Chris Cox is executive director of the National Rifle Association's Institute for Legislative Action
Since the senseless January 8 attack on Arizona Rep. Gabrielle Giffords and her innocent constituents, NRA members have joined our fellow Americans in offering thoughts and prayers for the victims, for their families, and for the Tucson community.
Yet while we grieved, anti-Second Amendment groups worked to exploit the tragedy to resurrect their political agendas. "In the wake of these kind of incidents, the trick is to move quickly," one antigun activist said.
High on their wish list is banning ammunition magazines capable of holding more than 10 rounds. This failed ban was in effect from 1994 to 2004; bills in Congress would bring it back and make it even more restrictive on honest citizens. These magazines are standard equipment for handguns and other firearms owned by tens of millions of Americans, just as they were before and during the earlier ban. Besides using them for self-defense, gun owners own them for competitive or recreational shooting, as key parts of collectible firearms, and for other lawful purposes.
In a letter to her colleagues, New York Rep. Carolyn McCarthy made the claim (echoed in countless newspaper editorials) that "The only purpose for the existence of these devices is to be able to shoot as many people as possible as quickly as possible." Yet even her bill would allow law enforcement officers—who obviously carry guns to protect themselves and the public, not for mass murder—to continue to acquire and possess these magazines. The bill would also allow magazines to be transferred to police officers upon retirement, even though a retired officer's right to use firearms for self-defense is the same as any other private citizen's. [Read the U.S. News debate on "open carry" gun laws.]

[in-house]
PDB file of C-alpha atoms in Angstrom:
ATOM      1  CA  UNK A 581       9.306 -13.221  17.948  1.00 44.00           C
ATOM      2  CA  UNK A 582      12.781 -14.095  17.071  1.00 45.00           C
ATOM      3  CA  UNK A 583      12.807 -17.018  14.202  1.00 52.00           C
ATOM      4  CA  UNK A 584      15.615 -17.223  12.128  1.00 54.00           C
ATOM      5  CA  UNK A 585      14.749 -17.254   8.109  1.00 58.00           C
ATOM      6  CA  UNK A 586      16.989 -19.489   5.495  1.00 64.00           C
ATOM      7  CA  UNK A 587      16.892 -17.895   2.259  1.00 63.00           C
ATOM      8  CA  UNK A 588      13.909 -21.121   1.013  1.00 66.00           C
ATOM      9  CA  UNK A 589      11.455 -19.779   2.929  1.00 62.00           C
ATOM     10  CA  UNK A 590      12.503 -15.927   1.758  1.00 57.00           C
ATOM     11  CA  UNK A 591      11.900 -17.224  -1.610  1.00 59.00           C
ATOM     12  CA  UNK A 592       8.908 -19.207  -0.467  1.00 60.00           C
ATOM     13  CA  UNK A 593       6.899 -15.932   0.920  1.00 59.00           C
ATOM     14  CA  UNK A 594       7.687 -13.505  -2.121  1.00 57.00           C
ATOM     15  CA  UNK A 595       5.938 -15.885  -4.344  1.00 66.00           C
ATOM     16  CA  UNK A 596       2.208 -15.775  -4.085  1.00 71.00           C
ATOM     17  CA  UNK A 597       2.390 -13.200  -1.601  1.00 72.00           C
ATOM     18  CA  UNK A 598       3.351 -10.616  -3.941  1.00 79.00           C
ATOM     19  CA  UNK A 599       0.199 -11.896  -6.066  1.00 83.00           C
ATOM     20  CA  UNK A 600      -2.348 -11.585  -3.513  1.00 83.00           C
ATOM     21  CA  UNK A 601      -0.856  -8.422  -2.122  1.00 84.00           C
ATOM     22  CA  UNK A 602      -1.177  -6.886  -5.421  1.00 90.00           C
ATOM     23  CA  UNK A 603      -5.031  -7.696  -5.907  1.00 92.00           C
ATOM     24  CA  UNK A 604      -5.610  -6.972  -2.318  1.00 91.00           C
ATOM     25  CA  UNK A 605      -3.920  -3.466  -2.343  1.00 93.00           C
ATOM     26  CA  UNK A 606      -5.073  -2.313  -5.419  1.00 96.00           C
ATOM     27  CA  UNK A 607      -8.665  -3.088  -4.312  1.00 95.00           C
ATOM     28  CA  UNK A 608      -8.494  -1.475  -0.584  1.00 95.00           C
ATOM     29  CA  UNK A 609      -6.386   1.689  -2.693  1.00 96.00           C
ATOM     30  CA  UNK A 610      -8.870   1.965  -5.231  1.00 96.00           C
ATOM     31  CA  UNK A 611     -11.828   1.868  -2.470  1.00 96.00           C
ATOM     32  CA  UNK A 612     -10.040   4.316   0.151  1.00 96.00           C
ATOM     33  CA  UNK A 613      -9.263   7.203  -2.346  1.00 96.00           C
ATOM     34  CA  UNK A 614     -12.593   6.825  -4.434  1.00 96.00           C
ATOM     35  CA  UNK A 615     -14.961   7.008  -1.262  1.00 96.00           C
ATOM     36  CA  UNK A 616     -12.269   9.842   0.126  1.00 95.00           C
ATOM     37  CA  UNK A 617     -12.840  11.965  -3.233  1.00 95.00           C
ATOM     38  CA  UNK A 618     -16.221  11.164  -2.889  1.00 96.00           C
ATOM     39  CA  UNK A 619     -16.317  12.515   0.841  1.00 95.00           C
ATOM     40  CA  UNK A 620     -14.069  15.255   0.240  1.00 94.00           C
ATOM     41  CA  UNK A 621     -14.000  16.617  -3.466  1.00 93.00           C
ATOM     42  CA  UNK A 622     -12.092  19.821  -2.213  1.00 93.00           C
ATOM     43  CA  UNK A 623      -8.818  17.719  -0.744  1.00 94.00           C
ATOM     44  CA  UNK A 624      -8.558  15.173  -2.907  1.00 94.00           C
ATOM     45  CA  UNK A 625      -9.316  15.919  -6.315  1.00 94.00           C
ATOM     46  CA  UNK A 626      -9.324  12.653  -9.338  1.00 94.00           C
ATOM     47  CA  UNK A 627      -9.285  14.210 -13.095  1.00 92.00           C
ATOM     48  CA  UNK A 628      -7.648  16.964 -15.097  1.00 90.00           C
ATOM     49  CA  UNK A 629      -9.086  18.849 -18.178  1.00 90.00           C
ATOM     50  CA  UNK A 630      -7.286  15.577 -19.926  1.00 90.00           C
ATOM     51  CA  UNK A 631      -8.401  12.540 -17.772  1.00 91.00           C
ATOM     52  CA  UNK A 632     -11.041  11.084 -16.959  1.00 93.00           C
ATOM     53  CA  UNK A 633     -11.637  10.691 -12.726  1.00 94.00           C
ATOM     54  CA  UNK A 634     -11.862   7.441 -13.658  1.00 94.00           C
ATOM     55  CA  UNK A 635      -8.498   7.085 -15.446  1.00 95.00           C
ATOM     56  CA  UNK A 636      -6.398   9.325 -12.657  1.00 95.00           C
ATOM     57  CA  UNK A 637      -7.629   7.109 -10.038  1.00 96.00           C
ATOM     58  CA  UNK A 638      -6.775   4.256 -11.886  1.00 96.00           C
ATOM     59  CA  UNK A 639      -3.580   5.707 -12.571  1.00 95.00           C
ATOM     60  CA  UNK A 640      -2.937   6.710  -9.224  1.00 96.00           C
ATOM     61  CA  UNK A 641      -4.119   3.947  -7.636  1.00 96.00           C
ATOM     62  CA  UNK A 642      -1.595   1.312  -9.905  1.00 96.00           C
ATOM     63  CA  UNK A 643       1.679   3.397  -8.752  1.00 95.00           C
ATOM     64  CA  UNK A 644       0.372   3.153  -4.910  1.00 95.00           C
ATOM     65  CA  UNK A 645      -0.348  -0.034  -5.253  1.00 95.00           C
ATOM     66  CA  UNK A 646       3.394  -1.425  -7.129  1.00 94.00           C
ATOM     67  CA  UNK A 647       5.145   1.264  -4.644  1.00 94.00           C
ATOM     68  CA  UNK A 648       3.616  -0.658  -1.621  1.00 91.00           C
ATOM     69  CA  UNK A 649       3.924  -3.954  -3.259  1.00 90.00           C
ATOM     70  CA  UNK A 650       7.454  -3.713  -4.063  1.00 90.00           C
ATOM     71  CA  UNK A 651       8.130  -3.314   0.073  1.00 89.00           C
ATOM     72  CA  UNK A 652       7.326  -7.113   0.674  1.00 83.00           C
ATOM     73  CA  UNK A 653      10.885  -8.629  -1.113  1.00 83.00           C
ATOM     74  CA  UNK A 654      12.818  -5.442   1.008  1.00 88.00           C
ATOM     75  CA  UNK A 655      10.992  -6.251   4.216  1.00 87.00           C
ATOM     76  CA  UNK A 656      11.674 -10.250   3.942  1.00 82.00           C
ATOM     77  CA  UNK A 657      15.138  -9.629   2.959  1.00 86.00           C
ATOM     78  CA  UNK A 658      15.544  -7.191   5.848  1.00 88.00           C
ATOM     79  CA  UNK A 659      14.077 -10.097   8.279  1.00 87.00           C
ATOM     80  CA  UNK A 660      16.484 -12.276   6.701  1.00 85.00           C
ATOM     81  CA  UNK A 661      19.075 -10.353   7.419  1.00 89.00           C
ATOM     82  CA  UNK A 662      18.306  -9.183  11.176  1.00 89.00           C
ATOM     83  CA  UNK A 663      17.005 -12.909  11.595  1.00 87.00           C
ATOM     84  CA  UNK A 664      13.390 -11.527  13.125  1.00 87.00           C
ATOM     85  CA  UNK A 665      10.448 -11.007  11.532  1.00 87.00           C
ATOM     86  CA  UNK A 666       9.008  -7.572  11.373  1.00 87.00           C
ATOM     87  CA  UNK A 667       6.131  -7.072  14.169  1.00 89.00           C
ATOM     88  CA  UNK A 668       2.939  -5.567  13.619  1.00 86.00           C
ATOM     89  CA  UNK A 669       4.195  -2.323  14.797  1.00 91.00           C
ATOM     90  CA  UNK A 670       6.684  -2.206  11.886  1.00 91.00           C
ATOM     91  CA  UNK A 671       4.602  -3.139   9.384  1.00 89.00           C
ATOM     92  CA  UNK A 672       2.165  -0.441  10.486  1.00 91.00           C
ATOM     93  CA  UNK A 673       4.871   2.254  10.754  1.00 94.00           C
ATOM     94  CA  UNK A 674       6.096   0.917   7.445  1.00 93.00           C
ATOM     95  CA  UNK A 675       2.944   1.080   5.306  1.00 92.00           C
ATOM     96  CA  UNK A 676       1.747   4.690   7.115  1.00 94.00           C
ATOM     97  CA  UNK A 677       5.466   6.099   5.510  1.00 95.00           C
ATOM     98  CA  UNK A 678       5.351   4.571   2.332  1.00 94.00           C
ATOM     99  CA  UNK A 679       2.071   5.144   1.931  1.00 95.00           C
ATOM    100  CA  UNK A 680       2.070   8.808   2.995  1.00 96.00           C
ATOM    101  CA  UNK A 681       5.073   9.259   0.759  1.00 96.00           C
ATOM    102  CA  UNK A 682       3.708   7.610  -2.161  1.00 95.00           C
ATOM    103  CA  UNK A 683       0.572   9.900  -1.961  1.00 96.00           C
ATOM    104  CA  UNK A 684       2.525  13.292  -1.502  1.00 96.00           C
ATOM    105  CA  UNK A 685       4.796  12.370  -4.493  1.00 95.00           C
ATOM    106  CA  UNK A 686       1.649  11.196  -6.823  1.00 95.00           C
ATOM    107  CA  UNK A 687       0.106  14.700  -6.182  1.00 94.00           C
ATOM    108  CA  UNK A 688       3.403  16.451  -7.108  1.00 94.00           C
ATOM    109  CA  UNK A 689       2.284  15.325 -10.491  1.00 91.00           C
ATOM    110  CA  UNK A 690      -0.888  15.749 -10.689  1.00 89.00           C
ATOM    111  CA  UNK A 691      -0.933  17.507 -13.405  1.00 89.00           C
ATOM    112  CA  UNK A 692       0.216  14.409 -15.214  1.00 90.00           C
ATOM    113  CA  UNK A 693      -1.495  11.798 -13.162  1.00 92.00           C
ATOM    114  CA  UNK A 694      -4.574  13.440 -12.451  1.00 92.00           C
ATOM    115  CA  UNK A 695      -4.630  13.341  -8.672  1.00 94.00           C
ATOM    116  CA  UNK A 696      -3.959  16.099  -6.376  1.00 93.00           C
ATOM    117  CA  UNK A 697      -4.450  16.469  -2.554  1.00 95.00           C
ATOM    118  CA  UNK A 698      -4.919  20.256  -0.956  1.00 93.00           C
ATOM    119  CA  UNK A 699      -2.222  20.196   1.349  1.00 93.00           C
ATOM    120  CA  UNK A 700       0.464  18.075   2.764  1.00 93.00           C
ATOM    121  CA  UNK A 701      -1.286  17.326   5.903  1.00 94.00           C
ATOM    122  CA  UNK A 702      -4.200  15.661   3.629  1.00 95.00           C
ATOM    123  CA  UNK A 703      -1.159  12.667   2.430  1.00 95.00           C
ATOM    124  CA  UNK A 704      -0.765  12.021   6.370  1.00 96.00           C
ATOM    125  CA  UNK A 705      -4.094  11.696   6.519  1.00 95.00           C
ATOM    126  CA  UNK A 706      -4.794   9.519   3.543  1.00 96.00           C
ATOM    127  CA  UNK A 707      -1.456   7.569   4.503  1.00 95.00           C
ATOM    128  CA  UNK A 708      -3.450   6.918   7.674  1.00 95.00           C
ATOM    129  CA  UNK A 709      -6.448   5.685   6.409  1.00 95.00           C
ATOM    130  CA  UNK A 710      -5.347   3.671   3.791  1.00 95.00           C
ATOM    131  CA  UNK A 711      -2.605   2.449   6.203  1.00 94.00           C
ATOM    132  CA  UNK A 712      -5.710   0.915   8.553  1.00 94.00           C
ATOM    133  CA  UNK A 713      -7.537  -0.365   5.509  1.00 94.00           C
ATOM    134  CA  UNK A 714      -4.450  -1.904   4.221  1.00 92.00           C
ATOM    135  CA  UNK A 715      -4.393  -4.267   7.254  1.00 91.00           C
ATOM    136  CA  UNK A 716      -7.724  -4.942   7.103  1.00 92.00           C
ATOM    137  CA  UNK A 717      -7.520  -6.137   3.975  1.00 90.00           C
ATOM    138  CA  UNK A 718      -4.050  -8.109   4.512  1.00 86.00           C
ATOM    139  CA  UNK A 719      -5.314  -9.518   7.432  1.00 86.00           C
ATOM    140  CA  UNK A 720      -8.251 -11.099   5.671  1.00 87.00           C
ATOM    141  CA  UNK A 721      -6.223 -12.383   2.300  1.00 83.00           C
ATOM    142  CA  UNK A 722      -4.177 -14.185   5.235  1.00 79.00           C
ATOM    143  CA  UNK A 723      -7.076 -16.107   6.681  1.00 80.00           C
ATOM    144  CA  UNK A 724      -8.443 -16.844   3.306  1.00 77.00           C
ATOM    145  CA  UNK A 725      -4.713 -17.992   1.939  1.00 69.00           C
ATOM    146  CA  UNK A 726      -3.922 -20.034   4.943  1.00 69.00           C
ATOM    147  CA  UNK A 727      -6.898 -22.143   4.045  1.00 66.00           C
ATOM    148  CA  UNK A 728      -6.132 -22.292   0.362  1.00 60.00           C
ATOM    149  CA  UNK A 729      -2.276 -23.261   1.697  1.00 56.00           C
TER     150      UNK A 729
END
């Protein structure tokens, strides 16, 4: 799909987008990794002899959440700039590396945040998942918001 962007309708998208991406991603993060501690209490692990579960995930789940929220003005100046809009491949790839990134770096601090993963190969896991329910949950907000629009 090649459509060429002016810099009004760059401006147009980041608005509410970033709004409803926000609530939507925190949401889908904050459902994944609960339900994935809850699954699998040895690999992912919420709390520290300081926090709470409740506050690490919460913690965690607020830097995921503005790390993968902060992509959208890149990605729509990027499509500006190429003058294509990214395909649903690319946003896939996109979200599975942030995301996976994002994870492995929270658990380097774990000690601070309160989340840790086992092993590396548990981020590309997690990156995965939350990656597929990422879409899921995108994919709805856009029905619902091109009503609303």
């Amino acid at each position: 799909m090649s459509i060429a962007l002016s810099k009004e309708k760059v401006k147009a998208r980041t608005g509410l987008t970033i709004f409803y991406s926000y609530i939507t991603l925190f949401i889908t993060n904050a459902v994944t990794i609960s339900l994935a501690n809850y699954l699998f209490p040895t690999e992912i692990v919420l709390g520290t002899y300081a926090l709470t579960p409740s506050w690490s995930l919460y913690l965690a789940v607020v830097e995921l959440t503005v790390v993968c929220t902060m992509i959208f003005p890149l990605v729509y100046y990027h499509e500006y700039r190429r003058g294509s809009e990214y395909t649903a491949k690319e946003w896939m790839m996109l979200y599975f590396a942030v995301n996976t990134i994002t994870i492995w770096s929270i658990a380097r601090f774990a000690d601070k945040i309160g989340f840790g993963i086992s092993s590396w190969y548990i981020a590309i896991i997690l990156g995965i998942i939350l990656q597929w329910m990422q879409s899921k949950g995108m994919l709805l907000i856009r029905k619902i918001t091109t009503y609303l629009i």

Why do honest Americans—private citizens and police alike—choose magazines that hold more than 10 rounds? Quite simply, they improve good people's odds in defensive situations. Contrary to what the public sees in the movies, criminals are not always stopped when struck by a single bullet, or even multiple shots. And one third of aggravated assaults and robberies involve more than one assailant, according to the Justice Department's Bureau of Justice Statistics.
Ask yourself: How many rounds would you want to have on hand if you knew you were going to be attacked tomorrow, but didn't know how many attackers you'd face, whether they might be on drugs, or whether you'd have time to reload? [Take the U.S. News poll: Should more Congressman carry guns for protection?]
The earlier ban was proven a failure. A congressionally mandated study released in March 1997 found that the banned weapons and magazines "were never involved in more than a modest fraction of all gun murders." The study also "failed to produce any evidence that the ban reduced the number of victims per gun homicide incident" and found that "the average number of gunshot wounds per victim [about two] did not decrease" after the ban.
Since the ban expired in 2004, the nation's murder rate has dropped 10 percent, continuing a long-term decline that began in 1991. Through 2009, the murder rate is at a 45-year low, and the FBI recently reported that it fell an additional 7 percent in the first half of 2010. Mayor Nutter's city, unfortunately, has lagged far behind the rest of America, with a murder rate that returned to early '90s levels in recent years. While Philadelphia politicians call for gun control, nearly two thirds of violent-crime defendants in Philadelphia over a recent three-year period avoided conviction. [Read more about gun control and gun rights.]
Antigun activists ask, "Who needs these magazines?" Good Americans—police and private citizens—do. Good Americans must always be able to choose the tools that will give them the best chance of surviving in the worst situations.
Read Philadelphia Mayor Michael Nutter on why high-volume ammo clips should be banned.